Dec. 16, Ottobar, 2549 N. Howard St. All our Friends records faves are turning out to celebrate this big bday. Check out sets from Natural Velvet, Microkingdom, Blacksafe, Surf Harp, Amy Reid, and others.
The Warren Wolf Quartet at An Die Musik
Dec. 16 and 23, 409 N. Charles St. Renowned Baltimore native Warren Wolf brings his vibes, and his quartet, to this world-renowned performance venue, with special guests on each night. On December 16, catch the saxophone wails of Antonio Hart, and on December 23, Sean Jones' smooth trumpet will join Alex Brown on piano, Kris Funn on bass and Quicy Phillips on drums.
Through Dec. 17, St. Mark's Lutheran Church, 1900 St. Paul St. The Acme Corporation's newest piece, is a misinterpretation of the American classic A Streetcar Named Desire. Using the intentions and emotions of the original script, the piece alternates between a play and a video being live filmed for the audience, and incorporates language from canonical American plays, modernist existentialist writers, and Marxist feminism.
Under $500, Maryland Art Place's affordable art sale
Opens Dec. 9, 218 West Saratoga St. This fourth-annual event is intended to promote and encourage the purchase of original artwork in lieu of traditional, commercial holiday shopping and features the work of regional artists including Hoesy Corona, Ginevra Shay, and Bonnie Crawford Kotula. All artwork will be sold at a retail price of $500 or less, with proceeds split equally between MAP and the participating artists. And to get everyone in the holiday spirit, tickets include an open bar and light fare with a holiday twist. Plus, head to MAP’s underground, home of the 14 Karat, to check out its first print and vinyl bazaar.
Ferocious Beauty: Wrathful Deities from Tibet and Nepal
Through April 16, 2017, The Walters Art Museum, 600 N. Charles St. Although the wrathful Buddhist deities in the Walter’s latest exhibit may appear intimidating, they use their power to guard against antagonists and thwart obstacles to the spiritual goals of their devotees. This exhibition features 12 sculptures, paintings, and ritual objects drawn primarily from the John and Berthe Ford Collection.
Light City will be here before we know it (it runs from March 31 to April 8 in 2017). BOPA has announced the eight local artists and artist teams selected to participate in Neighborhood Lights, Light City’s immersive community artist-in-residence program. Selected artists will partner with community groups to create an illuminated visual or performance art project within the neighborhood of their residency, and are paid $15,000 for their work.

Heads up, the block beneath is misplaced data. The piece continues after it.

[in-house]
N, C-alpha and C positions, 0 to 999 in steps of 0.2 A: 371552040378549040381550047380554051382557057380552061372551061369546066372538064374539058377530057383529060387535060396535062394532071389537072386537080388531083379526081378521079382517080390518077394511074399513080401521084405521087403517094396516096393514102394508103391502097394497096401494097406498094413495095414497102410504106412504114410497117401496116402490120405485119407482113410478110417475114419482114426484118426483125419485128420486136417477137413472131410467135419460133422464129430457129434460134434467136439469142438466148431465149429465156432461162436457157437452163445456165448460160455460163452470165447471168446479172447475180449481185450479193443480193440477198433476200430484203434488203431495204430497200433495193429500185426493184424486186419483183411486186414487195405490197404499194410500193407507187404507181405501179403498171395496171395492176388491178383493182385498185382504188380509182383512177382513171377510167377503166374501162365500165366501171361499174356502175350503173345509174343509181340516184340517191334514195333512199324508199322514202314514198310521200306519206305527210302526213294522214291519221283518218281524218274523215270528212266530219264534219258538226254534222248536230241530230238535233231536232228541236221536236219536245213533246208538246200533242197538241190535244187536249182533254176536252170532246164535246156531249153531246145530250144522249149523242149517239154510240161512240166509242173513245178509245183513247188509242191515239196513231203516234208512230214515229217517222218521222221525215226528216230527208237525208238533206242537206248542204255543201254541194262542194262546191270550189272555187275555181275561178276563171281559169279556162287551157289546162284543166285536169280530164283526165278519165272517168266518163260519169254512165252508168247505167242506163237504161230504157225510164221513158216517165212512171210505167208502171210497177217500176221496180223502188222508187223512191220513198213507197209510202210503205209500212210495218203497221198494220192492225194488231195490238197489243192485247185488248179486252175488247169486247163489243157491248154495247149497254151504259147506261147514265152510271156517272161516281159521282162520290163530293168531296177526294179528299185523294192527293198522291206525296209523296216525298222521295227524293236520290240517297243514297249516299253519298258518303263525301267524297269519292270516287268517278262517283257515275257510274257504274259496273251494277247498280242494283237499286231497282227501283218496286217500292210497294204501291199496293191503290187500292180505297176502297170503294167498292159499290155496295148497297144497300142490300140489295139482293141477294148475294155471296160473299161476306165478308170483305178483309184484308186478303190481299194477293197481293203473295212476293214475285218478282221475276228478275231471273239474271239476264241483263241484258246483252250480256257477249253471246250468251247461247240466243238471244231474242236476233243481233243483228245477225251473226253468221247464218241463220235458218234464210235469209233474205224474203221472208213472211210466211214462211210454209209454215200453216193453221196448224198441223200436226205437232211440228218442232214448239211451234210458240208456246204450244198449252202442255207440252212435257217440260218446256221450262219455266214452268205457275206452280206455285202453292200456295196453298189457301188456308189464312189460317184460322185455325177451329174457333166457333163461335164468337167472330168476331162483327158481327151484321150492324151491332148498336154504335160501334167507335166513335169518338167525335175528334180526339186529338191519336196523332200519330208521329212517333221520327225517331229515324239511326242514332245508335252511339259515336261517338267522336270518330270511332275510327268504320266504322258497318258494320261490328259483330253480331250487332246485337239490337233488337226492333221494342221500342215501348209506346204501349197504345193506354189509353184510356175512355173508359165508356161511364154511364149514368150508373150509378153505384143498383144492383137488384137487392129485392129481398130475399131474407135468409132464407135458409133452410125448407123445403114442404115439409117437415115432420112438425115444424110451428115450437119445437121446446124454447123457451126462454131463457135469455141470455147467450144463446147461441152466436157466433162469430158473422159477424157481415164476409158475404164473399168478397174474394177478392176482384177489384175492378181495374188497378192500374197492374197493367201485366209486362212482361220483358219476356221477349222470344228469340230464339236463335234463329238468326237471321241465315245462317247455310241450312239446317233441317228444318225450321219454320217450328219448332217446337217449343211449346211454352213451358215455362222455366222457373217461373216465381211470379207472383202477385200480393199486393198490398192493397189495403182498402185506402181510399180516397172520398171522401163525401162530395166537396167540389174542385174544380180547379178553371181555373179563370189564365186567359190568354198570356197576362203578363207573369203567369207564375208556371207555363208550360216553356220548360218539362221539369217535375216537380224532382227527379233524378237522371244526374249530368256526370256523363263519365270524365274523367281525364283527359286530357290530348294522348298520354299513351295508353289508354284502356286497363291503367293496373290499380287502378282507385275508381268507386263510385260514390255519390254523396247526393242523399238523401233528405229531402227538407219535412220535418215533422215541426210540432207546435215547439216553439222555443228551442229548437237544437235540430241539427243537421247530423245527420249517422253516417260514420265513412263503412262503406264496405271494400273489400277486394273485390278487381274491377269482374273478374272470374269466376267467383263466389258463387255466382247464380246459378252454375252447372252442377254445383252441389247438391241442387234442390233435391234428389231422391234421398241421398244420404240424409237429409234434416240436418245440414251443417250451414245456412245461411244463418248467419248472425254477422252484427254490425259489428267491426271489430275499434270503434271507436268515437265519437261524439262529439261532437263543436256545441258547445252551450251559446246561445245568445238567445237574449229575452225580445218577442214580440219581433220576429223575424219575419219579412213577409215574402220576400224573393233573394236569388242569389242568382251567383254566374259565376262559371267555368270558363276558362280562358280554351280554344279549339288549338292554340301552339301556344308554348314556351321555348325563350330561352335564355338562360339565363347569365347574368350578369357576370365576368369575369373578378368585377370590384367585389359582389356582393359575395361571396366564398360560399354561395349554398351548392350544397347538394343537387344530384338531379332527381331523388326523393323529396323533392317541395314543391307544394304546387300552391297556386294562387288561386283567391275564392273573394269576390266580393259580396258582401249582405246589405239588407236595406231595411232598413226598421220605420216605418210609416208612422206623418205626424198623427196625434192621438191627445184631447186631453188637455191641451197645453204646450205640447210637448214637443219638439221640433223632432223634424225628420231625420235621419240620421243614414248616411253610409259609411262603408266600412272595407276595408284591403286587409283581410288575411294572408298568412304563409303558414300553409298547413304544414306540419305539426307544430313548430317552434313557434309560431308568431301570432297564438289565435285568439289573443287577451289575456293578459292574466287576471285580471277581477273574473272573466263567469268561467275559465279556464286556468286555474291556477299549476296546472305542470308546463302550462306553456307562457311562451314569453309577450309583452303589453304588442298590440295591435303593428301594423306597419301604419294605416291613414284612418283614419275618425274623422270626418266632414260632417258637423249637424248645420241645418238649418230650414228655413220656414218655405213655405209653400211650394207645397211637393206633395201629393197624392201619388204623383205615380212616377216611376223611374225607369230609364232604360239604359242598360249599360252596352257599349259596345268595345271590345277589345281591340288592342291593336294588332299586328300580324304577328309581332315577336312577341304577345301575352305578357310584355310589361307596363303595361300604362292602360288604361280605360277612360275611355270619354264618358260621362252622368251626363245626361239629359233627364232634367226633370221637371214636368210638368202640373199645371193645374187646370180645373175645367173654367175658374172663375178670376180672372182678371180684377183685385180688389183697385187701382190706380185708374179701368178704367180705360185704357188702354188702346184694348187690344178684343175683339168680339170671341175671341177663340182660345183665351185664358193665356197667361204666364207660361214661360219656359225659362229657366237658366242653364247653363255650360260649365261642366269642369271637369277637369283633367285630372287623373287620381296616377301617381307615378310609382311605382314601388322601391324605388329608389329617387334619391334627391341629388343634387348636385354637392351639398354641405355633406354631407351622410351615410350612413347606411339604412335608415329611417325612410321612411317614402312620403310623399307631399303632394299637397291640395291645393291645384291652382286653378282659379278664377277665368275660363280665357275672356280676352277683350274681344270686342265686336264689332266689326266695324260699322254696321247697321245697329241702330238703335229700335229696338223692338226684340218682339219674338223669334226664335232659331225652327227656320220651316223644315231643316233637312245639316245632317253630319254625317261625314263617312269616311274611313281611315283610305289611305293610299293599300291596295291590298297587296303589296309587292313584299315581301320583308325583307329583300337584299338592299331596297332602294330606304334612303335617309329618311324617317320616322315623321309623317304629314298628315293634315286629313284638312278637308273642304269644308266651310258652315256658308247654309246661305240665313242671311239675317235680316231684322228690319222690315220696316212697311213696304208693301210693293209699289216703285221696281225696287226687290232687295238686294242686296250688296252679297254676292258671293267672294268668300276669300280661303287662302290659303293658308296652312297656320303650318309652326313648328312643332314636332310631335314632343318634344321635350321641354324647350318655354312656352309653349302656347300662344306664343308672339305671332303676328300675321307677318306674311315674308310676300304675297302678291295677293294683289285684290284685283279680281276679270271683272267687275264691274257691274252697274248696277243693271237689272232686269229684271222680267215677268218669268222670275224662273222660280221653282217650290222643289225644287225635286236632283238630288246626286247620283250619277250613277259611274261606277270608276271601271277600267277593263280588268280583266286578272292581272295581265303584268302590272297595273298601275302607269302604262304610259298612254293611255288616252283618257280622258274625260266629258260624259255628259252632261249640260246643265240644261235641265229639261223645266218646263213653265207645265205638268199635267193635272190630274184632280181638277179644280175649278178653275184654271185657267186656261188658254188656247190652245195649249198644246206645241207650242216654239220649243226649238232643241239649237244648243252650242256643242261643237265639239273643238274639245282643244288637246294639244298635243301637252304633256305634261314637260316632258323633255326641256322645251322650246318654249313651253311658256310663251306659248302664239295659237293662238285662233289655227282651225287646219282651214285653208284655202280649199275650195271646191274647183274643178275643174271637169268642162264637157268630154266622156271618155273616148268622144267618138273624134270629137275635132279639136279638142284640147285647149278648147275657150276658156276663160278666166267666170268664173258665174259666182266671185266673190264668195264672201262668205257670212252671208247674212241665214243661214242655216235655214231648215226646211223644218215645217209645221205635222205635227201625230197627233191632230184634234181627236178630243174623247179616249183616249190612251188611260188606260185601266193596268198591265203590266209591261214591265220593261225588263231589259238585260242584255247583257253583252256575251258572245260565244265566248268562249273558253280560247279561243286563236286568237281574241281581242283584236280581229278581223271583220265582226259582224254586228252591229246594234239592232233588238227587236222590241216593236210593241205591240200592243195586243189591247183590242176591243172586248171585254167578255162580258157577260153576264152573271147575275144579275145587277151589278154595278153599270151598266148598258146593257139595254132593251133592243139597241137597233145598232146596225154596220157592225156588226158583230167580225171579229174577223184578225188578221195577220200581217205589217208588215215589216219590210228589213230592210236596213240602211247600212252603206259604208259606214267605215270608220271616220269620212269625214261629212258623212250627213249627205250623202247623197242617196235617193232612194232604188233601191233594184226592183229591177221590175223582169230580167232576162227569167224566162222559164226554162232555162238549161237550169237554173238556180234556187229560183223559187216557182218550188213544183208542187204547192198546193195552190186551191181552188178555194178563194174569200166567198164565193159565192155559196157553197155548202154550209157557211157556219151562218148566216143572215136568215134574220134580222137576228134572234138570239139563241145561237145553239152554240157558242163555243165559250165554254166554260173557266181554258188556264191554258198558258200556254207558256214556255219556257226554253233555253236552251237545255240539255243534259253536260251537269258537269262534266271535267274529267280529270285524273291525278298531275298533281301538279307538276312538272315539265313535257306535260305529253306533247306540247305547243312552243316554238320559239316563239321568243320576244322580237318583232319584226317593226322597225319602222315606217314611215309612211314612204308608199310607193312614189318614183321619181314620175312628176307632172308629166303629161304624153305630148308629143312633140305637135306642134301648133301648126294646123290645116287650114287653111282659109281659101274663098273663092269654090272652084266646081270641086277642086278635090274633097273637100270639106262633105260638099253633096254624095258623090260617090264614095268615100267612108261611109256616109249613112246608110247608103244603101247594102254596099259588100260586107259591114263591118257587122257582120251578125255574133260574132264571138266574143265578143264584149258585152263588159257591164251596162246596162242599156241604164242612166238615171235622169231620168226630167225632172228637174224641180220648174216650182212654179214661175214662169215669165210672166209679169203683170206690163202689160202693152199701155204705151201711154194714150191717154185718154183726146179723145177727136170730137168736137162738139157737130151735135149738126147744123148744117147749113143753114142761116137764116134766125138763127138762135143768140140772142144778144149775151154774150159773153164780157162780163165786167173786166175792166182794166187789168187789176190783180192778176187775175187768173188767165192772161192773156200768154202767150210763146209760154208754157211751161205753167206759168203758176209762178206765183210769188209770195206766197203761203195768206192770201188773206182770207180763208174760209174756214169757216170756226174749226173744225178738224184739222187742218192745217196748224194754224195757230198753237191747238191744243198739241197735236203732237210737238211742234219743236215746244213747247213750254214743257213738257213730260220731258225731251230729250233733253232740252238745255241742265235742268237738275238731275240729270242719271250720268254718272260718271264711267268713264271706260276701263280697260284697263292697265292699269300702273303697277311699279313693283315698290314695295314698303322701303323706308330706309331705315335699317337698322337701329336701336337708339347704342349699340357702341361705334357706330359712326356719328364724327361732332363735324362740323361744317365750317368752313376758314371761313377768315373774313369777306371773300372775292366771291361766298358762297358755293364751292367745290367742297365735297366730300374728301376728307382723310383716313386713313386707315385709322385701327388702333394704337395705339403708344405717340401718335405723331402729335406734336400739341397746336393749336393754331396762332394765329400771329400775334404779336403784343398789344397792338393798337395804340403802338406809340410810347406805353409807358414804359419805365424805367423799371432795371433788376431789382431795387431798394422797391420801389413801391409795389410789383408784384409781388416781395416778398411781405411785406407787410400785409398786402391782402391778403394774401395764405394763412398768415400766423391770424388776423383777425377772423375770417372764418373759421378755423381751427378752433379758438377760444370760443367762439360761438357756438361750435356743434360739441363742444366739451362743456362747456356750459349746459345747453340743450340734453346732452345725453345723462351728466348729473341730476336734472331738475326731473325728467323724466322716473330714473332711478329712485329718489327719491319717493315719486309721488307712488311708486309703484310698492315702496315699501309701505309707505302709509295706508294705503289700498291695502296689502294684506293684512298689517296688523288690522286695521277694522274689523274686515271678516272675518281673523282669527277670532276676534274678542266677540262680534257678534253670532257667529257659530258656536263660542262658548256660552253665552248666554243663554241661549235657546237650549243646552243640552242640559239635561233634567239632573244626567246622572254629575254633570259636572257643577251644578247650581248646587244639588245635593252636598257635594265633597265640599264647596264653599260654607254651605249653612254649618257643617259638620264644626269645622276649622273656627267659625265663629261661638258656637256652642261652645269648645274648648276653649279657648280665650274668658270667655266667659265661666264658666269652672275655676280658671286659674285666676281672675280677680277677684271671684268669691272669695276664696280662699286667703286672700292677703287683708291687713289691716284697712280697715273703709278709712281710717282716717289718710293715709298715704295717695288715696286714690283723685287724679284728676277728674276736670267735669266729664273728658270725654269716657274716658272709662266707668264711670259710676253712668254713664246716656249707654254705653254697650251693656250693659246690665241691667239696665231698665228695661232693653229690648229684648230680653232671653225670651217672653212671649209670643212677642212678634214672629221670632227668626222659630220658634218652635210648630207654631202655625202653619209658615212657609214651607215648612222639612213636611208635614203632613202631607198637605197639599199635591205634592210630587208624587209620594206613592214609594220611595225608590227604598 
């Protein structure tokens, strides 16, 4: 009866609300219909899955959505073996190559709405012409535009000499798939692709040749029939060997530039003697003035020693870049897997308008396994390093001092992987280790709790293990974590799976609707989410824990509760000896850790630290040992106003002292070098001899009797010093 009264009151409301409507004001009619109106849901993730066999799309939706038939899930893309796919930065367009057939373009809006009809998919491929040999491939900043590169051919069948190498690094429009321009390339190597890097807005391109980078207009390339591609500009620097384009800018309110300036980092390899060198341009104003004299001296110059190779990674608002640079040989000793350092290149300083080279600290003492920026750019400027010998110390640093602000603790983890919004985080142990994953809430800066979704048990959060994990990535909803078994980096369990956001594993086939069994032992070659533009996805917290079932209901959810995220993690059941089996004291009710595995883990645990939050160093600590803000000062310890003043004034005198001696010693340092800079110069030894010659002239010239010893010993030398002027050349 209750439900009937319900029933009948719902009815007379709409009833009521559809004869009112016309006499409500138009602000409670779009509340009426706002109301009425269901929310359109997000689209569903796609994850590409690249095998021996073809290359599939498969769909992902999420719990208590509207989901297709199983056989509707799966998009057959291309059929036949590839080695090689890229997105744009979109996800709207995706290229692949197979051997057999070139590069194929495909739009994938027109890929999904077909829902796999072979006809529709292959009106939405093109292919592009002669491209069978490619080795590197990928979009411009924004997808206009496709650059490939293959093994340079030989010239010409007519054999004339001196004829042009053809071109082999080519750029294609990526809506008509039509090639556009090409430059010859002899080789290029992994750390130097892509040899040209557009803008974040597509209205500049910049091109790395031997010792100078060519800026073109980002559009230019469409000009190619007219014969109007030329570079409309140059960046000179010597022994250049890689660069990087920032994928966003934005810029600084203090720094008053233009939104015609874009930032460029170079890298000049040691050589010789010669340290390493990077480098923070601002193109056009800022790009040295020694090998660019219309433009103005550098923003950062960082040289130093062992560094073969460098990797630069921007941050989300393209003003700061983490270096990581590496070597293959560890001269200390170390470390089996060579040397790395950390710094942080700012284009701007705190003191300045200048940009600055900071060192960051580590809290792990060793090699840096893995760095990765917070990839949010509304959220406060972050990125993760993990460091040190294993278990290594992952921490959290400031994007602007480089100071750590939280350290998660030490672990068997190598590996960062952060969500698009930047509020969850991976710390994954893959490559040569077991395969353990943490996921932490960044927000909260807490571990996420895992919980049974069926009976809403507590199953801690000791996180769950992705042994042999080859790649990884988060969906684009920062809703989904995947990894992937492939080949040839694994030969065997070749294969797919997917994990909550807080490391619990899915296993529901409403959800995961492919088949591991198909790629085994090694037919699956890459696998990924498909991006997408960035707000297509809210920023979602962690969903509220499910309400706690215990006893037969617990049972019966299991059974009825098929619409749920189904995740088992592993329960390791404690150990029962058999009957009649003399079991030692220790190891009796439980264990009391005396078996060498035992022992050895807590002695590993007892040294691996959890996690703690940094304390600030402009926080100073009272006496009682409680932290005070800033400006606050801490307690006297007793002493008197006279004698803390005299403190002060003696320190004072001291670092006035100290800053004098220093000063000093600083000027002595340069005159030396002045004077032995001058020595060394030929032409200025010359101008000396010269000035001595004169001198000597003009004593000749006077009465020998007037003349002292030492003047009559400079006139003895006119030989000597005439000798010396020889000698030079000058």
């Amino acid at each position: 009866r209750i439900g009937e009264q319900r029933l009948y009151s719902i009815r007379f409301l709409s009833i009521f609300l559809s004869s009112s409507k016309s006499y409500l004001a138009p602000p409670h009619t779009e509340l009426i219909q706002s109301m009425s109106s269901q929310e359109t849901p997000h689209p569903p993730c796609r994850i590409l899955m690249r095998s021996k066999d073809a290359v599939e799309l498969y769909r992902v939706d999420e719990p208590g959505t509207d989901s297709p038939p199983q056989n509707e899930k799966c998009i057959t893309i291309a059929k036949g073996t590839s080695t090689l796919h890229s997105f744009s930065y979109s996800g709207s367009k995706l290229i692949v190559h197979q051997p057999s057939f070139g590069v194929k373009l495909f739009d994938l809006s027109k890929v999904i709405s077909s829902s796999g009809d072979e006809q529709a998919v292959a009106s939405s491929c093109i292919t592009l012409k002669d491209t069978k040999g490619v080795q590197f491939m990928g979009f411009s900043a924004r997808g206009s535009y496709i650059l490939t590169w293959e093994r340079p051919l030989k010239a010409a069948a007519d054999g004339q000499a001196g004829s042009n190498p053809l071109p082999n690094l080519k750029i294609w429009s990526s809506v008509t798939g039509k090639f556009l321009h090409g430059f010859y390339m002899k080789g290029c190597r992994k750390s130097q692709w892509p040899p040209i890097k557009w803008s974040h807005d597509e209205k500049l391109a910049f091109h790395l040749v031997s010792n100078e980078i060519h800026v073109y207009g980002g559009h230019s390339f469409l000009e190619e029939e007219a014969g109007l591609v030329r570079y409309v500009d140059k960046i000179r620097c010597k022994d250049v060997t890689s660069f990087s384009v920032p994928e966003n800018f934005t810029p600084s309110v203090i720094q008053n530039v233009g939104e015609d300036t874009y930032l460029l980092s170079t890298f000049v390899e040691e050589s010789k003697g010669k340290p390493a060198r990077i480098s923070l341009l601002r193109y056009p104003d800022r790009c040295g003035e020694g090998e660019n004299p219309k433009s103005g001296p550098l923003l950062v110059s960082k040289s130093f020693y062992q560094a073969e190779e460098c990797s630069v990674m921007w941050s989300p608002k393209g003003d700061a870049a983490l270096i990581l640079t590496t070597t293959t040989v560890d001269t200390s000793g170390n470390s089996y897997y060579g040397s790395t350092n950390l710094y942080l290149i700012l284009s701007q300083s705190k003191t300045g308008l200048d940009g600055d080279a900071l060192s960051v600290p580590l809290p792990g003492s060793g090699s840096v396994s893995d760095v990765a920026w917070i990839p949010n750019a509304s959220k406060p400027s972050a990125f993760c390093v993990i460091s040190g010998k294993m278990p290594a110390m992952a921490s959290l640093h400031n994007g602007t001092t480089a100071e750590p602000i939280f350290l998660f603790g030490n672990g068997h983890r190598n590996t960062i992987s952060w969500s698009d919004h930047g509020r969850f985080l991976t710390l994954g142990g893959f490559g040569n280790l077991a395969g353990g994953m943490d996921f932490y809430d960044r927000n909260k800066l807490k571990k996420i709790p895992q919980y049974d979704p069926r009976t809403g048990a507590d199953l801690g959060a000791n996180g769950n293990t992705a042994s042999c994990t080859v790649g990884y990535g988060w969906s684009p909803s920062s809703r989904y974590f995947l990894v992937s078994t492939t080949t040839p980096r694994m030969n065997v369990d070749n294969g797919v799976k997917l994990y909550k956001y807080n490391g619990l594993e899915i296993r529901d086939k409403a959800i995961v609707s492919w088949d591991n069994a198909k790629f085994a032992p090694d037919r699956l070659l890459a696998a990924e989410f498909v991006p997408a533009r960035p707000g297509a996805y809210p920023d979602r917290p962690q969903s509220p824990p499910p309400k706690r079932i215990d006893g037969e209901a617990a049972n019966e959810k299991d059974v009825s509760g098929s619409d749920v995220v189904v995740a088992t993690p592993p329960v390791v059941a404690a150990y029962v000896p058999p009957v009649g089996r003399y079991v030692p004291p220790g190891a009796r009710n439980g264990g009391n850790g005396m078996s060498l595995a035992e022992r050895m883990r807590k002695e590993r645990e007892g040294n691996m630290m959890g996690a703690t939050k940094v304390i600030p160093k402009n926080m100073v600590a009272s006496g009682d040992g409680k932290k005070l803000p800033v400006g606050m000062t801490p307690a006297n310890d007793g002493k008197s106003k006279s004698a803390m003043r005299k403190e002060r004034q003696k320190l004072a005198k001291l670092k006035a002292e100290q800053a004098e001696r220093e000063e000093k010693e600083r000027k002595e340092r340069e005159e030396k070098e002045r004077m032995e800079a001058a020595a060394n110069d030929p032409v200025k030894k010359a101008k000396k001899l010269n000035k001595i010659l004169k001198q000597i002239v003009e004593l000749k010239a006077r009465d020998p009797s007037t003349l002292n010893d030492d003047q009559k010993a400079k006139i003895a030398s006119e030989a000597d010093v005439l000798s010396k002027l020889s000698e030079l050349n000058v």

The selected artists and artist teams are: Jonathan Taube for Coldstream Homestead Montebello, April Danielle Lewis | Labbodies for Greater Mondawmin, Maura Dwyer for Hamilton-Lauraville, Isaac Ewart for Hampden, Laure Drogoul for Little Italy, Malaika Aminata Clements for Sandtown-Winchester, Wickerham & Lomax for Station North and Jose Andres Rosero-Curet for Waverly. The projects and their descriptions will be announced in January 2017.
Young Audiences, the nation’s largest arts-in-education provider, has announced a new partnership with The Peabody Institute to bring classical music and opera to students and classrooms in Baltimore City and throughout the state. Starting this school year, top-level conservatory student musicians will perform two musical programs in Baltimore City and Maryland Schools. With help from Young Audiences, the programs will be available to all 181 Baltimore City schools and the city’s 80,000+ students.
The Baltimore Office of Promotion & The Arts (BOPA) is looking for applications for its 36th Artscape, which runs from July 21 to 23, 2017. This year’s theme is “Camp Artscape: Adventure Awaits.” Applications are also being accepted for the Janet & Walter Sondheim Artscape Prize, which awards a $25,000 fellowship to a visual artist or visual artist collaborators living and working in the Baltimore region. The deadline for those submissions is January 17, 2017.
The Walters Art Museum has announced the promotion of Amy Landau to director of curatorial affairs and curator of Islamic and South and Southeast Asian Art. Landau was formerly associate curator of Islamic and South Asian Art. In this position, she will lead a newly built team of seven full-time curators, fellows, and interns as well as the Walters’ team of registrars.